I find myself often answering the same question: Why don’t you tell people that you’re Jewish?
Naturally, people assume that I suffer from some combination of guilt and shame, that I wrestle with issues of self-hatred or that I’m simply a lost soul.
What they miss is the most crucial aspect of existing as a (non-settler) Jew in the West Bank—the dynamic of domination. Try as I might, no matter how open-minded or radical my politics or actions, I cannot change this fact.
In ten minutes, I could be at the checkpoint, and I would be immediately allowed into Jerusalem, along with all of my Christian activist friends who hold foreign passports. But, unlike the other activists and certainly unlike the Palestinians who have been living here their entire lives, I could become an Israeli citizen. Right now. It’s called the Law of Return—not to be confused with the Right of Return, which Palestinians have been fighting for unsuccessfully since 1948.
When I drive past the settlement of Har Homa, I know that I could easily be the settler standing on the street on the other side of the car door. The only thing standing between me and that reality is my politics, my choice. When it comes down to it, I could wake up tomorrow morning and change my mind, and by afternoon I could be moving into one of those treeless, new neighborhoods perched on a West Bank hilltop. All I would have to do is open the door and step outside.
I have choice, and choice is power. And as long as I have choice and my Palestinian neighbors do not, as long as I am powerful (even if I choose not to use that power) and they remain powerless, our relationship cannot exist without the ever-present dynamic of domination. Nothing I think or do at this very moment can change that.
But this is not why I came to Palestine, to dominate, and so I keep my cultural identity to myself. I can’t make the power dynamic between us go away, but I don’t see why it needs to be floating in the air of words between us.
One topic that often comes up in conversation among radical left circles in Israel is the psychology of those Jewish activists who cause more harm than good. They are the ones who come here with an enormous load of Jewish guilt on their backs, and their Palestine experience offers an opportunity to purge themselves of this guilt. Unfortunately, it doesn’t make for very effective activism.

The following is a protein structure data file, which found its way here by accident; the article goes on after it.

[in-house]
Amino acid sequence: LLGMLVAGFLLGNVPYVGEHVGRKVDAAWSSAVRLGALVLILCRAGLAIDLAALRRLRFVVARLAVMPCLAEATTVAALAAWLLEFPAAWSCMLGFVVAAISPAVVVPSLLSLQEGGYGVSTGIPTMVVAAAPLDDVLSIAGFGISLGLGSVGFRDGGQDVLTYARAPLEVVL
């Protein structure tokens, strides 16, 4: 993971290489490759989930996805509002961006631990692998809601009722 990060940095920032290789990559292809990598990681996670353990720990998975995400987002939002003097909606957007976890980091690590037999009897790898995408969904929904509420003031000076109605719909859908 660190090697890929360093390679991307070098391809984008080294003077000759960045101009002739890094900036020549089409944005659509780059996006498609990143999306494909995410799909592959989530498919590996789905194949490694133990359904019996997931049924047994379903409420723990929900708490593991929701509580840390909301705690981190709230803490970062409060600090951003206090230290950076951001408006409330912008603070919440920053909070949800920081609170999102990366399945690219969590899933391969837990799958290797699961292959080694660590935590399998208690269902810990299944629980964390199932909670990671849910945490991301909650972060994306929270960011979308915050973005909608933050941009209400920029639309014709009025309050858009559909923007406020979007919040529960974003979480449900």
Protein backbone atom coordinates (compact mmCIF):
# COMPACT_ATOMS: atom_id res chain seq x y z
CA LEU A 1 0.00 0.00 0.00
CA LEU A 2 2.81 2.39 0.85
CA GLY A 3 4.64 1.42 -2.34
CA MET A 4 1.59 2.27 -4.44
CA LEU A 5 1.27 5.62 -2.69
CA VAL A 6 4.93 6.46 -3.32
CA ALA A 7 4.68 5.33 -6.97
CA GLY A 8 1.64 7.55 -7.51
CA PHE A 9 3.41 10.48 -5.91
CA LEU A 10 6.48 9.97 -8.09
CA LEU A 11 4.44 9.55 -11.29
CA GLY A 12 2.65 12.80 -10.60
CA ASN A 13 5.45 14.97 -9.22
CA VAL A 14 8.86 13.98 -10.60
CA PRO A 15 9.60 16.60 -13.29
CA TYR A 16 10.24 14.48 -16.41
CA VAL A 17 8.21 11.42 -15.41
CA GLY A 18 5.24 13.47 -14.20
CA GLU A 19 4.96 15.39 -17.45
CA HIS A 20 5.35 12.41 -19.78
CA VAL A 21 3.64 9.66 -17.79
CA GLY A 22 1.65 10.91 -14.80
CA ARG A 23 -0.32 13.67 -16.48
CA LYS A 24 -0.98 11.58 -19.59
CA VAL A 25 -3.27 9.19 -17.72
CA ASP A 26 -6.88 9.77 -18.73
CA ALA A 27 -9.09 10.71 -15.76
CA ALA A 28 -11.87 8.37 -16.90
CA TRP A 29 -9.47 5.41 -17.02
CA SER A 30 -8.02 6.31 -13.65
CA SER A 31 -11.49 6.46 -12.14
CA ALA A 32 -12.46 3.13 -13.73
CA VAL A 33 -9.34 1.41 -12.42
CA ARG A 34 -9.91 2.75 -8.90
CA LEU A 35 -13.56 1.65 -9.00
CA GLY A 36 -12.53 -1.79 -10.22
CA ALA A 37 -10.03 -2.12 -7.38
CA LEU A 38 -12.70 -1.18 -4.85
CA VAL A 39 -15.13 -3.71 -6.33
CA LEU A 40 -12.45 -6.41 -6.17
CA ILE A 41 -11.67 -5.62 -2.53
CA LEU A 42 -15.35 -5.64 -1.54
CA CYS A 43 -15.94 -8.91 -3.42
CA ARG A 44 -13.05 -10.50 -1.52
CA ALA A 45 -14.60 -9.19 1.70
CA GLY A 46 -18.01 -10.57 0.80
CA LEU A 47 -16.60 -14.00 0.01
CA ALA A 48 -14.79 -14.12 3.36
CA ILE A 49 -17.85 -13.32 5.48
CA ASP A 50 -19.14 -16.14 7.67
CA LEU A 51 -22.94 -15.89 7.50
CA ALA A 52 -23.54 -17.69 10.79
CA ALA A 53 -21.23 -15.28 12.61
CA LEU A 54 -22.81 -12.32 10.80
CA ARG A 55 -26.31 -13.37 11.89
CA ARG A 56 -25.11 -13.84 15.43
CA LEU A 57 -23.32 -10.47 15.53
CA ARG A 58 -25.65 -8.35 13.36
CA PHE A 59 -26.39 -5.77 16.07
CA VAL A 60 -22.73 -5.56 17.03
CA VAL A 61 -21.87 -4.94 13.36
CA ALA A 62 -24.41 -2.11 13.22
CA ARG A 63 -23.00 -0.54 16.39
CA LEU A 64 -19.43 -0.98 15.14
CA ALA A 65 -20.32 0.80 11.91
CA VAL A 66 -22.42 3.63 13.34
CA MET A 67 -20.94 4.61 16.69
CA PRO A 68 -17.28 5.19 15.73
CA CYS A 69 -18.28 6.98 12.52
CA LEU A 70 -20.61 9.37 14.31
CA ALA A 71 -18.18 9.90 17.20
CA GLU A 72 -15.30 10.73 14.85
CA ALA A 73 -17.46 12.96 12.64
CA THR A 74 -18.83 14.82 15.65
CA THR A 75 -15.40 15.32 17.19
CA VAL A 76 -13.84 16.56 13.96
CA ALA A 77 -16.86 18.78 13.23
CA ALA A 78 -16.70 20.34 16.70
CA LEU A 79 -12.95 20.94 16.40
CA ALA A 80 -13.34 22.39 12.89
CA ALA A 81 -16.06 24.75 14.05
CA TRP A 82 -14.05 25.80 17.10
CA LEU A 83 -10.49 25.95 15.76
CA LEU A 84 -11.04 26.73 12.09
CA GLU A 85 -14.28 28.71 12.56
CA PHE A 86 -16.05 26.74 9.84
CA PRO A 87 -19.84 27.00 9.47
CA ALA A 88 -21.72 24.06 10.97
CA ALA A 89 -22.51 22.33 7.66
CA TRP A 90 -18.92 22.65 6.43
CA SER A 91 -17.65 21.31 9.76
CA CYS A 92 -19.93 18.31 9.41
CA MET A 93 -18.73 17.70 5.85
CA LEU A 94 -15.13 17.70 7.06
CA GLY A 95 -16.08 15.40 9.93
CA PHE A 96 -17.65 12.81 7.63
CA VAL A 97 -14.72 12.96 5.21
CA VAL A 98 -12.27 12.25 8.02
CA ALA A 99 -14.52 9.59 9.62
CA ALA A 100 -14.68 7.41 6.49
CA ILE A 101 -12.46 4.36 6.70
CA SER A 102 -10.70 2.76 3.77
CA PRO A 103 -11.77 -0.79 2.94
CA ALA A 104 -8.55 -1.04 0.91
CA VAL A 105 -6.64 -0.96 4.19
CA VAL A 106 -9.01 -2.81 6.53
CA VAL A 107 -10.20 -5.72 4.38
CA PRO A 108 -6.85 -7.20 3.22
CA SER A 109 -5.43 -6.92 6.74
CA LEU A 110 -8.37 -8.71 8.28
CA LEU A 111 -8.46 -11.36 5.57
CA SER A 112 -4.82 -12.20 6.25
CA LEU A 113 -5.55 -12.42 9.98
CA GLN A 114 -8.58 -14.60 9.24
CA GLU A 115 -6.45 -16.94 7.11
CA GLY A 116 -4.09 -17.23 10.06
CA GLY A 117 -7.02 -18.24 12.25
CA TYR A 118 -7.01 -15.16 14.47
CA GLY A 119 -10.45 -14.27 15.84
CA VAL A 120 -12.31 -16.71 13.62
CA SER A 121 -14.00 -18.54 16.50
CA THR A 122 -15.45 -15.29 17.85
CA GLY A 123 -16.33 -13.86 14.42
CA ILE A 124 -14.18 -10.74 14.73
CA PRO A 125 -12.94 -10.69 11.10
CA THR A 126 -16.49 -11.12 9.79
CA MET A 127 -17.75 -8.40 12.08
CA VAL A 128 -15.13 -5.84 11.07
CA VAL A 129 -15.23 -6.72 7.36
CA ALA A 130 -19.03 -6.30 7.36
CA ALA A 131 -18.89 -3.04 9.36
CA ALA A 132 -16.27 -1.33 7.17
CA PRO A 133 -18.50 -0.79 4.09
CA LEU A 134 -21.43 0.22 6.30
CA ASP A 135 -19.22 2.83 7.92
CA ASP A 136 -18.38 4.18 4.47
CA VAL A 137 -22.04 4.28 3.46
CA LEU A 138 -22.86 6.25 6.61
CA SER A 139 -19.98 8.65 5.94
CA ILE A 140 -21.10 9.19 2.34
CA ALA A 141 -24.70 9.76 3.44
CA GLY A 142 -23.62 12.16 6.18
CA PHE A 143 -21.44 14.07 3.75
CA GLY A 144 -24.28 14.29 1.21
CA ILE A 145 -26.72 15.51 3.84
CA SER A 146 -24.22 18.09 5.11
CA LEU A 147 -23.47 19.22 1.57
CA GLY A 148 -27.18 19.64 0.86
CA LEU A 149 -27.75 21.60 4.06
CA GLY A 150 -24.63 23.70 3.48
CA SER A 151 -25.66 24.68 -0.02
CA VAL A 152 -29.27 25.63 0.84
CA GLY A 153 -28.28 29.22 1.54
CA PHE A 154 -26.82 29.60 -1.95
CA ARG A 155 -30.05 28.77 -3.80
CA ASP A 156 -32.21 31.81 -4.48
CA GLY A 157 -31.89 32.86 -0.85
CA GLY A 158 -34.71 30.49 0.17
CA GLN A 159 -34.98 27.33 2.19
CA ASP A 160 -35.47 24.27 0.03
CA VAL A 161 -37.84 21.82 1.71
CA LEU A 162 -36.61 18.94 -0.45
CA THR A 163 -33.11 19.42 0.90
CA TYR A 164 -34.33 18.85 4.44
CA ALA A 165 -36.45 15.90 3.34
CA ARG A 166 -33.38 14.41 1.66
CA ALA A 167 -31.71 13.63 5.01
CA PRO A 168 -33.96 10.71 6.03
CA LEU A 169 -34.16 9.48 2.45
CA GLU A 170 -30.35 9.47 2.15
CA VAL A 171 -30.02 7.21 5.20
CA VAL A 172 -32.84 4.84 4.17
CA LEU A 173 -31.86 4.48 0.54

The efforts of these activists are based on a belief in collective guilt—that the individual somehow holds personal responsibility for the abuses committed by the collective, to which she belongs merely through association rather than action.
There is a fundamental flaw in the concept of “collective guilt”, especially when it is employed by Jewish anti-occupation activists. The problem is that “collective guilt” is not so different from “collective punishment”, which is the exact fallacy to which Israel falls prey when it justifies widespread repression and denies the basic human rights of the Palestinians in an effort to punish only a few transgressors.
A friend of mine once pointed out another Jewish American woman working in the West Bank, who deals with her Jewish identity by advertising it to all who will listen. She loudly exclaims here Jewishness, following it with a long list of disclaimers intended to prove that she is different from the Zionists.
A sense of collective guilt, I believe, motivates this woman to lay all of her emotional baggage on the table, and, while I am positive that she does not intend to validate the logic of the Israeli Zionists through this act, she does, in fact, do so.
I may be a “lost soul” in many ways, but my head is not in the clouds about the reality of my presence in the West Bank. All I can do is try to be mindful of my position here and sensitive to the positions of others. After all, my existence occupies only a pinprick on the map of time. The effects of my actions will fade quickly, but how I think and talk about my actions, the logic that supports them, holds the potential to seep into the future through the power of discourse and ideas.
Self-flagellation will not effect change, but self-awareness and criticism could hold more power than we think.
Posted By Sarah Sachs (Palestine)
Posted Jul 17th, 2006